Diet & Exercise

You are here:
Estimated reading time: 2 min
In this article

Maintaining a healthy diet and keeping up a regular exercise regimen can go a long way toward preventing menstrual pain. A 2016 study of 250 women found significant differences between period pain in women who maintained a healthy lifestyle and those who didn’t. It’s common to feel discomfort around your abdomen, lower back, and thighs when you’re menstruating. During your period, the muscles of your womb contract and relax to help shed built-up lining. Sometimes you’ll experience cramps, which are your muscles at work. Some women and girls may experience nausea, vomiting, headaches, or diarrhoea as well.

Doctors aren’t sure why some women experience painful menstruation and others don’t. But some factors that are associated with more intense pain include:

having a heavy blood flow
having your first child
being under the age of 20, or just starting your period
having an overproduction of or sensitivity to prostaglandins, a hormone that influences your womb
Other factors include growths in your womb, endometriosis (abnormal uterine tissue growth), and use of birth control.

For mild to temporary cramps, some home remedies can help provide relief. Read on for tips on getting fast relief and learn how to potentially lessen the pain during your next cycle.

Why you should exercise on your period?

Dr. Christopher Holligsworth explained that during a woman’s period both progesterone and estrogen are at their lowest during the entire length of the period phase of the menstrual cycle, which can cause fatigue but avoiding exercise isn’t going to save energy or make you feel better. Instead of ceasing all activity during your period, use this week as an opportunity to try some new workouts.

Decrease PMS symptoms

If you experience fatigue and mood swings in the days leading up to your period and during your cycle, regular aerobic exercise may lessen these symptoms.

Tap into your endorphins

Exercise gives you a natural endorphin high, elevating your mood and actually making you feel better.

Experience more strength and power

One study found that the first two weeks of your menstrual cycle (day one being the first day of your period) may allow you to experience greater gains in strength and power due to low levels of female hormones.

Enhance your mood

Enhances one’s mood, increases circulation. Exercise also tends to alleviate cramps, headache, or back pain associated with your period.

Combat painful periods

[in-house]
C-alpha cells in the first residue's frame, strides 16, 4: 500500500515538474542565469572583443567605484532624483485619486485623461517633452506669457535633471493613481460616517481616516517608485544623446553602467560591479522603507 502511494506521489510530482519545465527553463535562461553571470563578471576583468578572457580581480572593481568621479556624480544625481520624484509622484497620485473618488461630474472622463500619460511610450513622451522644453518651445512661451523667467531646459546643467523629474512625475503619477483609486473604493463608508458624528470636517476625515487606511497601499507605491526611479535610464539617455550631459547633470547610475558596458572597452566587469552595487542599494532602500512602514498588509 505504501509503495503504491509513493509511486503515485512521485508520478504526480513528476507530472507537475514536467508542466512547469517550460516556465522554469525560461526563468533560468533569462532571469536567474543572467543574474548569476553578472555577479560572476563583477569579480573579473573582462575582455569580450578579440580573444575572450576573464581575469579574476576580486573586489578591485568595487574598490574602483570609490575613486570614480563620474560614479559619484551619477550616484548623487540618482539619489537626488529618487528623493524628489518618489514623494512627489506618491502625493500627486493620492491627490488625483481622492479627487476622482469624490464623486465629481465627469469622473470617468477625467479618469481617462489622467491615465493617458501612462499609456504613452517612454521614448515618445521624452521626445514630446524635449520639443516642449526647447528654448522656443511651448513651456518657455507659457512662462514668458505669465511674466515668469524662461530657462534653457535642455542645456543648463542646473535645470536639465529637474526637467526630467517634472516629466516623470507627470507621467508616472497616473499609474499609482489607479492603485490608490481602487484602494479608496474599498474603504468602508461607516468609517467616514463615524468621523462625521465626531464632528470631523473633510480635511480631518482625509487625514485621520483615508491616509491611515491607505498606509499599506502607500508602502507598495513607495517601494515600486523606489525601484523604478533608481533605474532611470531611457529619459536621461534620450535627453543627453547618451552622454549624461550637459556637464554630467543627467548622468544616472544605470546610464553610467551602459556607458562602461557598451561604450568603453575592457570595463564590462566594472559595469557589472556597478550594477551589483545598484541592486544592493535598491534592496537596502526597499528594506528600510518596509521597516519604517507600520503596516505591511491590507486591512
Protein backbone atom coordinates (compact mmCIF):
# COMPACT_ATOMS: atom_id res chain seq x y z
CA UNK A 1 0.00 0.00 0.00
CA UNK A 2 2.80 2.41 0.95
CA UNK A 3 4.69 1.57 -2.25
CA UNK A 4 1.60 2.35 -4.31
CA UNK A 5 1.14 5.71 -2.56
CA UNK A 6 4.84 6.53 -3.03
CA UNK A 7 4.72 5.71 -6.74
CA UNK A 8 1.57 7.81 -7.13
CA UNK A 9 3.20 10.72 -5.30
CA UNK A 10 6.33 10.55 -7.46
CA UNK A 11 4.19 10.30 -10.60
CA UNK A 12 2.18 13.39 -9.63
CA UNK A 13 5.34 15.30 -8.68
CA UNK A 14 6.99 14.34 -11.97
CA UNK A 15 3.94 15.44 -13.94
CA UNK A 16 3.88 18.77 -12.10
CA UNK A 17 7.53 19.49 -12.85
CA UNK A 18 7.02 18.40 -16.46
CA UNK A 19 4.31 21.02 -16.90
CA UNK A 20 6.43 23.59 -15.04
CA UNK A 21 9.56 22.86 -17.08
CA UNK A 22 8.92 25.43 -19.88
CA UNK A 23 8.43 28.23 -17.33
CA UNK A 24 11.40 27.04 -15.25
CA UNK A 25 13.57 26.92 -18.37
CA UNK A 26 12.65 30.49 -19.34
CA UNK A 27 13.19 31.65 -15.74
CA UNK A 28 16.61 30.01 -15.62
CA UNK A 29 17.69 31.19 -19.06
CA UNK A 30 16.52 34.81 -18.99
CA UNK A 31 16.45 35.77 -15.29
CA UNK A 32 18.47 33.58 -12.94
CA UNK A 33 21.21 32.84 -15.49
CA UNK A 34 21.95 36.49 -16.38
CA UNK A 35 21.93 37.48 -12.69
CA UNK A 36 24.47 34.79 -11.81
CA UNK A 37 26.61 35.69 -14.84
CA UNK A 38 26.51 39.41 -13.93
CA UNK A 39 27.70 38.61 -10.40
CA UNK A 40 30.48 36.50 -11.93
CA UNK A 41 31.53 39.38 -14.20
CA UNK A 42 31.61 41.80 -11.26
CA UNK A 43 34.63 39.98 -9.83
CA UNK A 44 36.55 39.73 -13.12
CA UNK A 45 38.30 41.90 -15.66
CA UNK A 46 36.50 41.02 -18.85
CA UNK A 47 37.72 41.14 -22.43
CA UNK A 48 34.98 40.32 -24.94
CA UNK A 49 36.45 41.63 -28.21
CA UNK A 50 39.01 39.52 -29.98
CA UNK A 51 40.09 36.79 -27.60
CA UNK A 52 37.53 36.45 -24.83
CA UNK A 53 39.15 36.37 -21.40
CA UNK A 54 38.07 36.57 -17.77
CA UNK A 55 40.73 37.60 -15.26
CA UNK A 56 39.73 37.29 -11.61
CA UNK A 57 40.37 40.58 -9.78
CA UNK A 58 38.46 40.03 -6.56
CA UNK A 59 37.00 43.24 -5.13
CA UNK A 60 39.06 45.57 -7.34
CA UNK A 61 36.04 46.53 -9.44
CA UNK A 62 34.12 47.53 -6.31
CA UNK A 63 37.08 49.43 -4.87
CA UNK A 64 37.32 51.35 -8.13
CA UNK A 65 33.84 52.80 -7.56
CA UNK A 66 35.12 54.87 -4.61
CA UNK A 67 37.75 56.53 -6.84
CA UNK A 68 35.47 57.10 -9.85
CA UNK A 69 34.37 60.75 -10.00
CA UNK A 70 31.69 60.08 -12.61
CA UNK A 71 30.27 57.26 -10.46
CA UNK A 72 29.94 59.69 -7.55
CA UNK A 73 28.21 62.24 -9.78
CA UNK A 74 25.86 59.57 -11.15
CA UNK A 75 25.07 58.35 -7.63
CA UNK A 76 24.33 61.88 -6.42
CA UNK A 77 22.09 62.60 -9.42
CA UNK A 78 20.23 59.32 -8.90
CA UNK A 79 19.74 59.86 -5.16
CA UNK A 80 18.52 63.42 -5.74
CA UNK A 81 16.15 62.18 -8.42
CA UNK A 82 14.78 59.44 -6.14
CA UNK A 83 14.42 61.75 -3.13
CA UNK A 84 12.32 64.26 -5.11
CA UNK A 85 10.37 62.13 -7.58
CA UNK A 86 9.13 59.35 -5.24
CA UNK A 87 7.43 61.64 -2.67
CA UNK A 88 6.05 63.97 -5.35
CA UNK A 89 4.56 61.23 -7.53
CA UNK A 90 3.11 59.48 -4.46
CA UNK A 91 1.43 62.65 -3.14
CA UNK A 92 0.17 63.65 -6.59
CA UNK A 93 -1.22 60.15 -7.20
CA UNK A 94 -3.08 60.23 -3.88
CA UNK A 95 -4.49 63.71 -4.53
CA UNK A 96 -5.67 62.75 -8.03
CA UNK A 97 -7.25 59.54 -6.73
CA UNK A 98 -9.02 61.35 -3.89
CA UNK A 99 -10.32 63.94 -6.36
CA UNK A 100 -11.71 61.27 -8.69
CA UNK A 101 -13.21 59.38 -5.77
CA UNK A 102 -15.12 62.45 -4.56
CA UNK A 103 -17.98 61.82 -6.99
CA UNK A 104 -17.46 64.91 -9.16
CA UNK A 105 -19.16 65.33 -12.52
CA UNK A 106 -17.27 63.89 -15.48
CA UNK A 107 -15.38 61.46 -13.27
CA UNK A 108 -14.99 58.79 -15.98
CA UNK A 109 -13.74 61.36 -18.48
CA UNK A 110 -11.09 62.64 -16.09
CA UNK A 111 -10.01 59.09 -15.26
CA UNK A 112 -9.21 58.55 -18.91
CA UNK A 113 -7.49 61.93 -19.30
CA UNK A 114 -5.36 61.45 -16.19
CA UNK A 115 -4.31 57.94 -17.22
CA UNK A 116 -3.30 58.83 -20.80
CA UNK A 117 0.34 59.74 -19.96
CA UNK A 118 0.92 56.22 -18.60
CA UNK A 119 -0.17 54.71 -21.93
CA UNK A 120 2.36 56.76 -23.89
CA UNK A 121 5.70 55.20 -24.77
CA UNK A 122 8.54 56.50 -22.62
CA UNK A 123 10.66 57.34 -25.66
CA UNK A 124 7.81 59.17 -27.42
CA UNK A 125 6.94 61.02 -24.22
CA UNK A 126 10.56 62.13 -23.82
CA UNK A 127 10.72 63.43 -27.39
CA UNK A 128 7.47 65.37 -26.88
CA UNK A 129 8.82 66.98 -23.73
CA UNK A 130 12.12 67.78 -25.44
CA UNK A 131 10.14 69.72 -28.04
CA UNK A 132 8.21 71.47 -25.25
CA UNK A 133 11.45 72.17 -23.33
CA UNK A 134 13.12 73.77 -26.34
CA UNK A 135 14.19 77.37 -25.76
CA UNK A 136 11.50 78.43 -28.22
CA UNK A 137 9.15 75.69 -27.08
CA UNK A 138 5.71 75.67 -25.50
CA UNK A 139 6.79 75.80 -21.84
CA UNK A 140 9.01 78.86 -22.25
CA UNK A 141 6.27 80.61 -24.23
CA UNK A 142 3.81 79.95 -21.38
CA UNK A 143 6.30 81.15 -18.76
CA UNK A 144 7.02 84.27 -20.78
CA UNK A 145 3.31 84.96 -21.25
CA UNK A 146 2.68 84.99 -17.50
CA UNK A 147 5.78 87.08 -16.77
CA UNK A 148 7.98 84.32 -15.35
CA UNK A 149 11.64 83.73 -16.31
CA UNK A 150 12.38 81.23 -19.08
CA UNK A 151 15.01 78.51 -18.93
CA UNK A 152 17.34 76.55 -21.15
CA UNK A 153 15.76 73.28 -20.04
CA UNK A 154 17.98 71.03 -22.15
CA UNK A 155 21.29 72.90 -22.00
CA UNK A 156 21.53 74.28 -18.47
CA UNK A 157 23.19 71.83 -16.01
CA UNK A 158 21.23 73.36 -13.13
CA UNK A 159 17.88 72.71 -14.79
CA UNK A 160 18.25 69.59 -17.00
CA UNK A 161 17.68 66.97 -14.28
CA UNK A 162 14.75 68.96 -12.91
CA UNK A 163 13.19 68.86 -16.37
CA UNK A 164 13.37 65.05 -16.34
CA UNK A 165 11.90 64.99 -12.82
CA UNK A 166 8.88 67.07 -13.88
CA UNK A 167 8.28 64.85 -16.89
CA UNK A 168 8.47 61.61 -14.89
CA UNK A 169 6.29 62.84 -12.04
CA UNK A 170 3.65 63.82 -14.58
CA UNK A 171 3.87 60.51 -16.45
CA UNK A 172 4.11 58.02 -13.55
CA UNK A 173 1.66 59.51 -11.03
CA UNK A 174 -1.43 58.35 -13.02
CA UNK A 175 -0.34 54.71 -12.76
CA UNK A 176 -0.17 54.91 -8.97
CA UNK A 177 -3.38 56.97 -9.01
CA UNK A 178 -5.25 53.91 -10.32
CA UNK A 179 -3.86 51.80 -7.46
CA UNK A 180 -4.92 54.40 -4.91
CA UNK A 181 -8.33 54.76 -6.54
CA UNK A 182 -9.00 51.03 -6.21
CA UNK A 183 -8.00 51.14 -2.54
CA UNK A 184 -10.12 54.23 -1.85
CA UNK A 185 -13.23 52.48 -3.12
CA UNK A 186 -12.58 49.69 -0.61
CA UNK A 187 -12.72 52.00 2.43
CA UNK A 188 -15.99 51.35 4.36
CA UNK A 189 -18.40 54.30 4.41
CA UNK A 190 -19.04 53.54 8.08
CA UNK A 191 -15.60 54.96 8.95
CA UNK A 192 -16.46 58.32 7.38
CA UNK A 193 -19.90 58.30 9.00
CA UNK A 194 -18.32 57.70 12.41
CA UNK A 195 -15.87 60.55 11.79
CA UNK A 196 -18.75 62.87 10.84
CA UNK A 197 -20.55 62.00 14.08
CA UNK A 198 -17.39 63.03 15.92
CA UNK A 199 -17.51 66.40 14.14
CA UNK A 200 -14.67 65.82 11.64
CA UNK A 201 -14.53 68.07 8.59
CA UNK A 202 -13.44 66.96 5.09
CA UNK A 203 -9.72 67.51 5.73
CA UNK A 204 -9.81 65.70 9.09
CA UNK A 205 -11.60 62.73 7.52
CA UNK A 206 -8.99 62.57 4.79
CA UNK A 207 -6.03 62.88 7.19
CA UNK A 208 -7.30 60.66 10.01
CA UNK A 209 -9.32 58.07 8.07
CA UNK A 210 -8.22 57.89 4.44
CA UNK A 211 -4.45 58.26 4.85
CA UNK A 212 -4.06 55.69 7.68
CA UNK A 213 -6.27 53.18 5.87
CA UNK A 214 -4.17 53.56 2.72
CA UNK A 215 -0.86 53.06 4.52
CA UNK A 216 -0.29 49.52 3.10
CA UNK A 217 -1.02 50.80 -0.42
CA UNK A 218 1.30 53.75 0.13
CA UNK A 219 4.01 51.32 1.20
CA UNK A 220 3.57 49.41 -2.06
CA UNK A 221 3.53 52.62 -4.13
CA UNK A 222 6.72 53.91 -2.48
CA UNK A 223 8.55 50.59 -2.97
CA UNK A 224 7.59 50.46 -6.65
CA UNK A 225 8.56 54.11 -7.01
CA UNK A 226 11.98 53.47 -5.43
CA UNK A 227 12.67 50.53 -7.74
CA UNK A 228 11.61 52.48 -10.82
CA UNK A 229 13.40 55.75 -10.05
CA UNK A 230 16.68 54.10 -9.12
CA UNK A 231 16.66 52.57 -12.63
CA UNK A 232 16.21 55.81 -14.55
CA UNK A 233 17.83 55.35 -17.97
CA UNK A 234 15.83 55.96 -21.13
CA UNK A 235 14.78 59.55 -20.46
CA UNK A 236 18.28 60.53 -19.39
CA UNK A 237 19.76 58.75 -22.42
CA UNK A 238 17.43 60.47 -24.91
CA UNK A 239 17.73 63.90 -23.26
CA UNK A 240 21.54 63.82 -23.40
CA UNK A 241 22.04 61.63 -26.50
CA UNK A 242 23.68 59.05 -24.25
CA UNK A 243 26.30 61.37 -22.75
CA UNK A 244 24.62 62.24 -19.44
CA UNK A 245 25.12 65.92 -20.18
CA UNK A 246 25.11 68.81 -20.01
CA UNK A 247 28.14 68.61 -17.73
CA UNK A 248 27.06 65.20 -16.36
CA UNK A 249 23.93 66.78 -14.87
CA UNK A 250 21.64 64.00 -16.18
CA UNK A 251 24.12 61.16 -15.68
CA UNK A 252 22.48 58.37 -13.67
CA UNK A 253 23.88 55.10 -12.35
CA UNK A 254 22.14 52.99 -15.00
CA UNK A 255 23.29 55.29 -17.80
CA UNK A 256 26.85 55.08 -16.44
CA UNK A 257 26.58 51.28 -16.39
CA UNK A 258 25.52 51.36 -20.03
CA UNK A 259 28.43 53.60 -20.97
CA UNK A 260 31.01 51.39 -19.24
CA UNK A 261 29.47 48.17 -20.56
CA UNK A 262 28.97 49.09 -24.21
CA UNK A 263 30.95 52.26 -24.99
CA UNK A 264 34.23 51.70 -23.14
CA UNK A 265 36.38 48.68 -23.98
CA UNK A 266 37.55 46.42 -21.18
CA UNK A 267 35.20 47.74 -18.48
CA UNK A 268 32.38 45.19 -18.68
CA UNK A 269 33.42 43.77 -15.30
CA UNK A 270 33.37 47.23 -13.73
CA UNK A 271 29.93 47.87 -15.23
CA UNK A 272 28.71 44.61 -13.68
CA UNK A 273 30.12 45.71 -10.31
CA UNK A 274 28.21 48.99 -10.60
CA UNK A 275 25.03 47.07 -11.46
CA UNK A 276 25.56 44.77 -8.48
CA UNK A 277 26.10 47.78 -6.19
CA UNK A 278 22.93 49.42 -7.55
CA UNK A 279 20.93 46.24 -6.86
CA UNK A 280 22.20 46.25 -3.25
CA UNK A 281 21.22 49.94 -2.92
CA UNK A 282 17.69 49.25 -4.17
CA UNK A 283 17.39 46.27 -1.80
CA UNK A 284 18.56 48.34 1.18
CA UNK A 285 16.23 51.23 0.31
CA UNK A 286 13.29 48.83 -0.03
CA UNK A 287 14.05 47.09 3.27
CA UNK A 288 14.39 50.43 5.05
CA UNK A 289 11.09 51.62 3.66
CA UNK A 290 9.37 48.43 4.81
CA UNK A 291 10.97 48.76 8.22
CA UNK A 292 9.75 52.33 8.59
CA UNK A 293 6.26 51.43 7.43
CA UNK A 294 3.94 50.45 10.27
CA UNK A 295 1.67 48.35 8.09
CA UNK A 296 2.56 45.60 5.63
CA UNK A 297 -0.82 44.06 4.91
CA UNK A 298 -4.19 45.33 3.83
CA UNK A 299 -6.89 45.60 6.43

If you experience painful periods, also called dysmenorrhea, you know all too well how uncomfortable this time of the month can be. The good news is that exercises such as light walking may help you decrease these symptoms.

What kind of exercise can I do to reduce cramps?

Yoga is a gentle exercise that also releases endorphins and helps prevent or reduce menstrual symptoms. In one 2011 study, researchers found three different yoga poses — Cobra, Cat, and Fish — significantly reduced intensity and duration of pain during menstruation for young women ages 18 to 22.

Regular exercise is beneficial for your body and your mind.

Healthy Diets that  helps reduces cramps during your period

A diet geared toward decreasing menstrual pain should be high in minimally processed foods, fibre, and plants.

Foods rich in vitamins  and irons (such as Papaya, brown rice, walnuts, almonds, pumpkin seeds, olive oil, broccoli chicken, fish, leafy green vegetables, flaxseed).

Foods that contain Boron (such as avocados, peanut butter, prunes, chickpeas, bananas)

Taking a lot of water and eating water based foods such as: lettuce, celery
cucumbers, watermelon, berries, including strawberries, blueberries, and raspberries)

Consuming foods rich in calcium (such as dairy products, sesame seeds,
almonds, leafy green vegetables).

When should I see a Doctor?

You should contact your doctor;

  • if you have severe pain and very heavy bleeding
  • the pain consistently prevents you from doing day-to-day activities
  • the pain worsens, or bleeding gets heavier, over time
  • you’re over 25 and severe cramps are a new development
  • OTC medication doesn’t work

For severe cases, the best way to get treatment is for a doctor to diagnose the cause of your menstrual pain.


  1. Healthline. Women health. Accessed on 12th October 2018.
Was this article helpful?
Dislike 0
Views: 26